Berrettini Withdraws From Wimbledon
Berrettini Withdraws From Wimbledon. Matteo Berrettini said on Tuesday that he was dropping out of Wimbledon because he tested positive for COVID-19. The news of Berrettini’s withdrawal came about two hours before his first-round match against Cristian Garin. It was another blow to a Grand Slam tournament that already had fewer stars than usual because the men’s and women’s tennis tours had taken ranking points away for this year’s tournament.
Berrettini’s Recent Games
Berrettini was one of the top contenders for the men’s singles title. He was undefeated on grass courts this season and was the No. 8 seed at Wimbledon. Marin Cilic, the No. 14 seed from Croatia and a finalist at Wimbledon in 2017, also withdrew the next day after testing positive. After having surgery on his hand at the end of March, Berrettini didn’t play for three months. However, since he got back on Tour three weeks ago, the Italian has been unbeatable. First, he won the BOSS OPEN in Stuttgart and then kept the Cinch Championships title at The Queen’s Club in London. These wins gave him a lot of confidence that he could do well again at SW19.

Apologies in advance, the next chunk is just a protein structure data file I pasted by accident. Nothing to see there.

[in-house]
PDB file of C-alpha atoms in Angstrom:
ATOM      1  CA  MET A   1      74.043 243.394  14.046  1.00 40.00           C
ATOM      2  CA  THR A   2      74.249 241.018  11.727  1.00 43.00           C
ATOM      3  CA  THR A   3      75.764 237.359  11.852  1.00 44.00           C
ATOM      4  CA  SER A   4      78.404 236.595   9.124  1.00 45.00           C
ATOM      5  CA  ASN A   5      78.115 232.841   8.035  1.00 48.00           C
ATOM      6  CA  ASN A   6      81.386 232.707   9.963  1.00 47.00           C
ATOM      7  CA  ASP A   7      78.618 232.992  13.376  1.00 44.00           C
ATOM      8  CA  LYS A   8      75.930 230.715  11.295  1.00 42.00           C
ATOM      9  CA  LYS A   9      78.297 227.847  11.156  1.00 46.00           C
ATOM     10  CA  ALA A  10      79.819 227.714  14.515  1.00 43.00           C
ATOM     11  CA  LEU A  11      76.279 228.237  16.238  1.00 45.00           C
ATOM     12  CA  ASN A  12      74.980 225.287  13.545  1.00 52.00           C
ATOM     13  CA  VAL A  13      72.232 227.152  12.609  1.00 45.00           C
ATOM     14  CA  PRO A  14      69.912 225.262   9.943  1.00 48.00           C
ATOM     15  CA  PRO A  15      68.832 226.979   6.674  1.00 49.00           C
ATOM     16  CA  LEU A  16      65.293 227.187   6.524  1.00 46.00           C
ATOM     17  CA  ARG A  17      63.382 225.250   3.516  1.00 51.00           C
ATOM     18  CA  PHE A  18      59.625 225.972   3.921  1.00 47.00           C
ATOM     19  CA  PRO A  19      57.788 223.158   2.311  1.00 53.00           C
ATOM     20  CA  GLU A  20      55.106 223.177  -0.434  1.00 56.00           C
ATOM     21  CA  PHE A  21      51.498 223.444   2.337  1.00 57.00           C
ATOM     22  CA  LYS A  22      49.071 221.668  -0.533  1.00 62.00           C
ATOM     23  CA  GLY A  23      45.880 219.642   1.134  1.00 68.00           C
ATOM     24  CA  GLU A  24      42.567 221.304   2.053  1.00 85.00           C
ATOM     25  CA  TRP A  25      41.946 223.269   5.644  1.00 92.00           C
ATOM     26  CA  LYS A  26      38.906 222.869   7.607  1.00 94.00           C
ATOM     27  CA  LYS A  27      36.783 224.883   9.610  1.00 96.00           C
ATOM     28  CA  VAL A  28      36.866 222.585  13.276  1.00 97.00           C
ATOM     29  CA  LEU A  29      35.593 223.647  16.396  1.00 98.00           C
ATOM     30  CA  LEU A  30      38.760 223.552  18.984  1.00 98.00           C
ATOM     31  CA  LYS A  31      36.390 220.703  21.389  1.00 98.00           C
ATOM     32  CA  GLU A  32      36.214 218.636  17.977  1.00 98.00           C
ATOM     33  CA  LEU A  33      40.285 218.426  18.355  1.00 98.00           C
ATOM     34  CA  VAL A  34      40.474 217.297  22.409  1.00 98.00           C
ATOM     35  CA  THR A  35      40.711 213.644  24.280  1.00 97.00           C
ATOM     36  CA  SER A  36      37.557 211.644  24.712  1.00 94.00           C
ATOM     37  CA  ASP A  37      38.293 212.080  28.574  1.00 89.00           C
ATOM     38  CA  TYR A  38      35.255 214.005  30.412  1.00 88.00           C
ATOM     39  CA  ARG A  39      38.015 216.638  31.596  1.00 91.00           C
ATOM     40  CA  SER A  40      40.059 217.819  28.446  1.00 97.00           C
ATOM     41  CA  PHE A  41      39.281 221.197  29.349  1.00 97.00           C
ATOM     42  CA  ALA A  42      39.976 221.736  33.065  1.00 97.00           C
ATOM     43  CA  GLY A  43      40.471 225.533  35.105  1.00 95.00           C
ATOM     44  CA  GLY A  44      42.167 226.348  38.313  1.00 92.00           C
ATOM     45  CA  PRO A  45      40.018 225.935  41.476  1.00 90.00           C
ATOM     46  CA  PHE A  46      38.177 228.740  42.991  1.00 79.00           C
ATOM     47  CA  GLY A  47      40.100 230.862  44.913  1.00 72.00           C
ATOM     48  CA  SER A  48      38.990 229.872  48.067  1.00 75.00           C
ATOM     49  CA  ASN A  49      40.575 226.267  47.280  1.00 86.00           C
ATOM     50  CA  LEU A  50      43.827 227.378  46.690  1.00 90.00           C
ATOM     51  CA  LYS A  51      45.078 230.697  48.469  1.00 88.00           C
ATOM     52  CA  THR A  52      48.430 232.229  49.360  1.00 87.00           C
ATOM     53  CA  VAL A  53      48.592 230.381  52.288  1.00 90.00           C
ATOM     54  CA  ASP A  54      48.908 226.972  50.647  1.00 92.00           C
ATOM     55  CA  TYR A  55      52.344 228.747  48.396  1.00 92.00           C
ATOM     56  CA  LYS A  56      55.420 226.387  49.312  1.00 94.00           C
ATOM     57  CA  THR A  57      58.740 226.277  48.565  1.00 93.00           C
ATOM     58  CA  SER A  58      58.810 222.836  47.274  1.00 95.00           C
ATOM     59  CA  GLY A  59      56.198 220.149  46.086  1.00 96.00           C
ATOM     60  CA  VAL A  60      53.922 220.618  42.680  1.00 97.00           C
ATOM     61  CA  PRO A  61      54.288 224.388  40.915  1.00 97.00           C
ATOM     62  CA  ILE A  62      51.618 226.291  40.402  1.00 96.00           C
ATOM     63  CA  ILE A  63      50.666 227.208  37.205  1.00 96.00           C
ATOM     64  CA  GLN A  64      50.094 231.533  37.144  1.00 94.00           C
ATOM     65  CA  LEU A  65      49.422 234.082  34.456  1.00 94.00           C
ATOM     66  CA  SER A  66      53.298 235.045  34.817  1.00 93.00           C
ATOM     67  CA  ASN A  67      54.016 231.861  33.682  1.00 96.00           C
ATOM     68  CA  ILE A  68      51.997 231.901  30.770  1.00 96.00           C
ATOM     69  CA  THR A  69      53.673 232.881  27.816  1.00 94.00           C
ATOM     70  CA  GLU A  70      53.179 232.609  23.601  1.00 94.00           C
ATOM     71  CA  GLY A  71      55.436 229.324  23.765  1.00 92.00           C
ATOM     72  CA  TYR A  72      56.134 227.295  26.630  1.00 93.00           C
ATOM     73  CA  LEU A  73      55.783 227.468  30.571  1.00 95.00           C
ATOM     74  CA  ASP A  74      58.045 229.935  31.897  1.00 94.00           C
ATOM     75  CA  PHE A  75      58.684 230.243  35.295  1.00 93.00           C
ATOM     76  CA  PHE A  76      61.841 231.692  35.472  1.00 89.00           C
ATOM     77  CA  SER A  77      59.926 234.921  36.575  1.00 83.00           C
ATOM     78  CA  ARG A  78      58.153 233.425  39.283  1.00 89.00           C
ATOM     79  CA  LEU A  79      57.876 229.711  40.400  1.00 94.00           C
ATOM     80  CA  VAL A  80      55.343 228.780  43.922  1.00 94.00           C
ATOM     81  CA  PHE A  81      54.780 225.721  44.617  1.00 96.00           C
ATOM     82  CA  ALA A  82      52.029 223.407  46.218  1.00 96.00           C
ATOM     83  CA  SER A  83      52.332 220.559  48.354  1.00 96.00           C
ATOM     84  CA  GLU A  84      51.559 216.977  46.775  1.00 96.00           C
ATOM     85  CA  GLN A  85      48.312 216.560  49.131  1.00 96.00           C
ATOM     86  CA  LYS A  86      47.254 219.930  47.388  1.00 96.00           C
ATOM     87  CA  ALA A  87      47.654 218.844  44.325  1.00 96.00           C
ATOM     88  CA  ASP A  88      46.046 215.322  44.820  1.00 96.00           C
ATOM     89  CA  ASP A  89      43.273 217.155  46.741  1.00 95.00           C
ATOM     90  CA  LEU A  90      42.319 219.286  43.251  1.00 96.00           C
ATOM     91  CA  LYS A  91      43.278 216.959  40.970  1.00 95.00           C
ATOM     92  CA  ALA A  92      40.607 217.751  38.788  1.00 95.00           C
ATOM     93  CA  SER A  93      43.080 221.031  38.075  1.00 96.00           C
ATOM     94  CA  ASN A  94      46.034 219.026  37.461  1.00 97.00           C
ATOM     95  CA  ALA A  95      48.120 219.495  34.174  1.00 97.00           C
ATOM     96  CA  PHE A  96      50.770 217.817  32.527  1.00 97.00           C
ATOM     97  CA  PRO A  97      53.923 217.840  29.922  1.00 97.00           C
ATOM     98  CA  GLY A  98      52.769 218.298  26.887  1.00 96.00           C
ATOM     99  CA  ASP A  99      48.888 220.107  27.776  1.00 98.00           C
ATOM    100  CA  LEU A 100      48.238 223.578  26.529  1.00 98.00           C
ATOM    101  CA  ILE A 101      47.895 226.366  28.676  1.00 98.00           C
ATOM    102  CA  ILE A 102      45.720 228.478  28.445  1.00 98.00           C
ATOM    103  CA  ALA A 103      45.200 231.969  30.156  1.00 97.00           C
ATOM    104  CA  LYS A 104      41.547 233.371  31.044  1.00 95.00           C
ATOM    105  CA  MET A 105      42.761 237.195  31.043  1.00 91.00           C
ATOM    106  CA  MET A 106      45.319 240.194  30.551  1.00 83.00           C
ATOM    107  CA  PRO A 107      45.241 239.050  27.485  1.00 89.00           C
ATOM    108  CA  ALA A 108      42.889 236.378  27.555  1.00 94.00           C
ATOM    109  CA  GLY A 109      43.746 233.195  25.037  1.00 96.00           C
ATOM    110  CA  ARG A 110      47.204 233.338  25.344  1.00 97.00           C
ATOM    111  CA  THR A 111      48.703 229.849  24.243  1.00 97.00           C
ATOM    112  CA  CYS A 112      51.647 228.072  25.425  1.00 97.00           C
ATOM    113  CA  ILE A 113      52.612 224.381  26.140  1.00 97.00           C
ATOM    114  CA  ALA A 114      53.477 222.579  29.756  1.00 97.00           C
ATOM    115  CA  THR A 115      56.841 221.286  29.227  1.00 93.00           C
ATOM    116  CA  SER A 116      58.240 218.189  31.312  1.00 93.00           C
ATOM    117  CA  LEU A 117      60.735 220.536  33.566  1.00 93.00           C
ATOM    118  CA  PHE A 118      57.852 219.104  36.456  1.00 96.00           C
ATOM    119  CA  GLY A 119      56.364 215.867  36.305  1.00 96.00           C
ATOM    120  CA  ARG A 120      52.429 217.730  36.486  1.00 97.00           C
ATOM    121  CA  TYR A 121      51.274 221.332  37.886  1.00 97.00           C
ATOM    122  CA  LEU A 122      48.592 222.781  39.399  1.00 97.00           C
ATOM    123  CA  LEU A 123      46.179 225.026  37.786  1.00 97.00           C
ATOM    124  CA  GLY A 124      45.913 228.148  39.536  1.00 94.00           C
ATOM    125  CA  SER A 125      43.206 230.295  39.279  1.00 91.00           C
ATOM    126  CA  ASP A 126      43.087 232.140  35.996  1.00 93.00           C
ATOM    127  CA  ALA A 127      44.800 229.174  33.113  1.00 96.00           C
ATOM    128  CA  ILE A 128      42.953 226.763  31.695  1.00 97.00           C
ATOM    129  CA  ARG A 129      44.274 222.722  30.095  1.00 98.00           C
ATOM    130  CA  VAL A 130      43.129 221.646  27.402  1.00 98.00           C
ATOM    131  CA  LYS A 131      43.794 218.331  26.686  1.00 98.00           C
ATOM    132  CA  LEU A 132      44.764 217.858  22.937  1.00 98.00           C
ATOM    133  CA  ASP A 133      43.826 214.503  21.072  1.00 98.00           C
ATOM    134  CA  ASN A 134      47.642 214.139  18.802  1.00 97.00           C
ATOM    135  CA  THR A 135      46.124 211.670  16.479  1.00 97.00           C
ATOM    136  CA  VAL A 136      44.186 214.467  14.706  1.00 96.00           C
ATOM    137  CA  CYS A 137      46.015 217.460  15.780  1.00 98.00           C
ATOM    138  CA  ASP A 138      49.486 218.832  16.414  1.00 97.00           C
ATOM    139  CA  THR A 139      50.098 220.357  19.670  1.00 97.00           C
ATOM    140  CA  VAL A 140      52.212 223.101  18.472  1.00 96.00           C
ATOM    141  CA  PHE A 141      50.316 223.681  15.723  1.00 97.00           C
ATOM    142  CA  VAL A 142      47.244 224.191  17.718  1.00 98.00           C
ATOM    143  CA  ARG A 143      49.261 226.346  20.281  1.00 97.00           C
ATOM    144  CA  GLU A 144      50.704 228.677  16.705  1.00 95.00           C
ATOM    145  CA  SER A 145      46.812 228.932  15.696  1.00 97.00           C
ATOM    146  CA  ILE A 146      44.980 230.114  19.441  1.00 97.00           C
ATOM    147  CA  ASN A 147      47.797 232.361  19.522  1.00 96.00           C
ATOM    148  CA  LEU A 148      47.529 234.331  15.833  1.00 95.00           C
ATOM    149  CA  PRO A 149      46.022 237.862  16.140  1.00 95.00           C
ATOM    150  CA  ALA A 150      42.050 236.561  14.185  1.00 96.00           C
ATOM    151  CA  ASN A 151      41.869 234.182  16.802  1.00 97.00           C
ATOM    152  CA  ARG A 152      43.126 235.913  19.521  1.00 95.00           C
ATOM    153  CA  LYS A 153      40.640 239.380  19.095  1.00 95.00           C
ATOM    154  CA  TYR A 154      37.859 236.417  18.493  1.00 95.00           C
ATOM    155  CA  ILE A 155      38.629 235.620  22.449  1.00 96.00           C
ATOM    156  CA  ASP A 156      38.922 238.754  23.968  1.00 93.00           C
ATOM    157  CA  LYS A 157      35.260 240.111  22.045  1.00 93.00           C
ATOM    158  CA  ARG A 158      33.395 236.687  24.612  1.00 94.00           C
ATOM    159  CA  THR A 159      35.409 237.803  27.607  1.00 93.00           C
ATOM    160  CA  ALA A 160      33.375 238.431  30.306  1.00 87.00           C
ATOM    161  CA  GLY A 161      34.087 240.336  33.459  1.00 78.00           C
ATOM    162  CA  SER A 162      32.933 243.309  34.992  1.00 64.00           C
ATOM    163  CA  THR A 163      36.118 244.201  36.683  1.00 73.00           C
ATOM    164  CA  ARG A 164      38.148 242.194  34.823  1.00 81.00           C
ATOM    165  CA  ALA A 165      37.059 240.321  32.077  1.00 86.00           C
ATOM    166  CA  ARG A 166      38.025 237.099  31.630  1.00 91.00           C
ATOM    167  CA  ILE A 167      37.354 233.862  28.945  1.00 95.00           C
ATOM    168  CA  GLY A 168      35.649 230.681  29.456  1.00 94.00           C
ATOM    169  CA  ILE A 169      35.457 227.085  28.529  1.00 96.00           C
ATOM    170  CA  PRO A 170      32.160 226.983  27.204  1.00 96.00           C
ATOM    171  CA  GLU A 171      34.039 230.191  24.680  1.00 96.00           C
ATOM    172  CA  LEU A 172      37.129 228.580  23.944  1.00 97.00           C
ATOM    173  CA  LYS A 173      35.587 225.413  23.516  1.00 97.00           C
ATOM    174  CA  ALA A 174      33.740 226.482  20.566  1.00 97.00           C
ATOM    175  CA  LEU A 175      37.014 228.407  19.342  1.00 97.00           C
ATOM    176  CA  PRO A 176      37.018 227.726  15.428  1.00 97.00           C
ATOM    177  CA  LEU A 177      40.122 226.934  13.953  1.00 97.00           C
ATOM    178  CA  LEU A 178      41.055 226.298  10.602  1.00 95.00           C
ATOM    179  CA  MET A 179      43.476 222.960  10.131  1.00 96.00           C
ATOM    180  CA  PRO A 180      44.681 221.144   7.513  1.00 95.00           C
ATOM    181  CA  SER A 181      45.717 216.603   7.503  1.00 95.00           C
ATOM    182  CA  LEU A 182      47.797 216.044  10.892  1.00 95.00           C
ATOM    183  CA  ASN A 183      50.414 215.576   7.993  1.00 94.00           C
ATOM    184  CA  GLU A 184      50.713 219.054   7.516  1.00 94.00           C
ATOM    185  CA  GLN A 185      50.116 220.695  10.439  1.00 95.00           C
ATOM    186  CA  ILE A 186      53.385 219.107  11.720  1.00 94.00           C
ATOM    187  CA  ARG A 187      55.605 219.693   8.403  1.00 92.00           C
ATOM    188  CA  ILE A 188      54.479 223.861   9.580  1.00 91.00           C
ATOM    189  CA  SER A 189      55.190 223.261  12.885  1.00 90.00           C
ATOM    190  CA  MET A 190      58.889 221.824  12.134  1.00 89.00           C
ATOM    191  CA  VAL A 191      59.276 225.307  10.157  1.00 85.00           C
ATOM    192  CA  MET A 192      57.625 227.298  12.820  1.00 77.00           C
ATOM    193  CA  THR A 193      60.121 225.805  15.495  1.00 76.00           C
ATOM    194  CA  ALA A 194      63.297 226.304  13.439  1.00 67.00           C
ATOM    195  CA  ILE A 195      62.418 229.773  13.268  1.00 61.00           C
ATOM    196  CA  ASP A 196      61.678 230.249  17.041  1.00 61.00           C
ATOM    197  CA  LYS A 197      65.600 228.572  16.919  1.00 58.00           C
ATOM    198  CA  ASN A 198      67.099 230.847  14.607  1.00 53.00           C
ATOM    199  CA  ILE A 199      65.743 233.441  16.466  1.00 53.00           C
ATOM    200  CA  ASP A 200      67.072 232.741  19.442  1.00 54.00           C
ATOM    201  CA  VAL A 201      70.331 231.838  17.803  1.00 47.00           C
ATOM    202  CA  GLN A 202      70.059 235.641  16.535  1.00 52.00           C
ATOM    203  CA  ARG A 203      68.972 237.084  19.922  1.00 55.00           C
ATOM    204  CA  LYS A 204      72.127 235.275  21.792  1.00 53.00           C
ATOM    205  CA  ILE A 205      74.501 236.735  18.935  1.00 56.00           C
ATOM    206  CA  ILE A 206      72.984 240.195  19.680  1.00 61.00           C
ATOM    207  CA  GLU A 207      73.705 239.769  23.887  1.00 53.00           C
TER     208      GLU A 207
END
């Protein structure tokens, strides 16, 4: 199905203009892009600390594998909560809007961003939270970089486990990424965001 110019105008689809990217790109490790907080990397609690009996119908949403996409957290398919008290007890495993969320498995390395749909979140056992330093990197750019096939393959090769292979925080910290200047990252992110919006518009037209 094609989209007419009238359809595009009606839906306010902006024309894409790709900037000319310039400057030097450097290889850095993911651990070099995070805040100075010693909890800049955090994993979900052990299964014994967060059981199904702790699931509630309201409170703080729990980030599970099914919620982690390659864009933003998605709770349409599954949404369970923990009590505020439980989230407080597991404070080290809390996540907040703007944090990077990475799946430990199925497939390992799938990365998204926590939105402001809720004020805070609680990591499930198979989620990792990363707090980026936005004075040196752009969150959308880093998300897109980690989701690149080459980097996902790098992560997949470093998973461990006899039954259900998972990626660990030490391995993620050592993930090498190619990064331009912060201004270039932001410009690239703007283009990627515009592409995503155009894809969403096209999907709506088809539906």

Berrettini will be replaced in the draw by the Swede Elias Ymer, who will play Cristian Garin in the first round of the grass-court Grand Slam in London. The tournament posted a message on Twitter showing support for the Italian and saying that he would be missed.
COVID and Wimbledon
Because of the pandemic, Wimbledon was canceled in 2020, and last year it had to follow strict rules set by the British government. As a result, coronavirus tests had to be done on all of the players, support team members, tournament staff, and officials. But this year, government rules have been changed to make testing at Wimbledon unnecessary. Masks are not required at the tournament, and you won’t see many people wearing them. But the player medical team keeps wearing them to all meetings. The team of people who are there to string rackets also wears them. The club stressed that the health and safety policies at Wimbledon were looked at often and could be changed.